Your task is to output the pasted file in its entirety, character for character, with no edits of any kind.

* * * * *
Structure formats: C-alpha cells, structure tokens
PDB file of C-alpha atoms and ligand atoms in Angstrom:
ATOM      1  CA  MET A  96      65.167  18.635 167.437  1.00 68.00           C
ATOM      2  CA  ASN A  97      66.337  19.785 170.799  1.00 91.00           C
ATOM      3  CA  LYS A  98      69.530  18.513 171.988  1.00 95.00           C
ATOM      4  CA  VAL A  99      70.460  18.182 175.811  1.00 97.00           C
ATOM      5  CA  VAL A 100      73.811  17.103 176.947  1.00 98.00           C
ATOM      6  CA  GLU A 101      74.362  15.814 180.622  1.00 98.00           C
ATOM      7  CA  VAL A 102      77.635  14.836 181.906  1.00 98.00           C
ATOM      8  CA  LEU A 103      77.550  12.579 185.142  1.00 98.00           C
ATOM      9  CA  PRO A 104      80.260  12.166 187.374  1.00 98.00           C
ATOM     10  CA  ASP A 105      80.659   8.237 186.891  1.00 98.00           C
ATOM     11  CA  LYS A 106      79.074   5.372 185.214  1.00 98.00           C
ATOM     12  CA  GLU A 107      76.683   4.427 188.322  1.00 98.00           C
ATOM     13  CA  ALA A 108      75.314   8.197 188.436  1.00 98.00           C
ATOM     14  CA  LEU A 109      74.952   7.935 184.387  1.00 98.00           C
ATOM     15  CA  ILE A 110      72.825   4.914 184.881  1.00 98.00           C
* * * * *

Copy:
Structure formats: C-alpha cells, structure tokens
PDB file of C-alpha atoms and ligand atoms in Angstrom:
ATOM      1  CA  MET A  96      65.167  18.635 167.437  1.00 68.00           C
ATOM      2  CA  ASN A  97      66.337  19.785 170.799  1.00 91.00           C
ATOM      3  CA  LYS A  98      69.530  18.513 171.988  1.00 95.00           C
ATOM      4  CA  VAL A  99      70.460  18.182 175.811  1.00 97.00           C
ATOM      5  CA  VAL A 100      73.811  17.103 176.947  1.00 98.00           C
ATOM      6  CA  GLU A 101      74.362  15.814 180.622  1.00 98.00           C
ATOM      7  CA  VAL A 102      77.635  14.836 181.906  1.00 98.00           C
ATOM      8  CA  LEU A 103      77.550  12.579 185.142  1.00 98.00           C
ATOM      9  CA  PRO A 104      80.260  12.166 187.374  1.00 98.00           C
ATOM     10  CA  ASP A 105      80.659   8.237 186.891  1.00 98.00           C
ATOM     11  CA  LYS A 106      79.074   5.372 185.214  1.00 98.00           C
ATOM     12  CA  GLU A 107      76.683   4.427 188.322  1.00 98.00           C
ATOM     13  CA  ALA A 108      75.314   8.197 188.436  1.00 98.00           C
ATOM     14  CA  LEU A 109      74.952   7.935 184.387  1.00 98.00           C
ATOM     15  CA  ILE A 110      72.825   4.914 184.881  1.00 98.00           C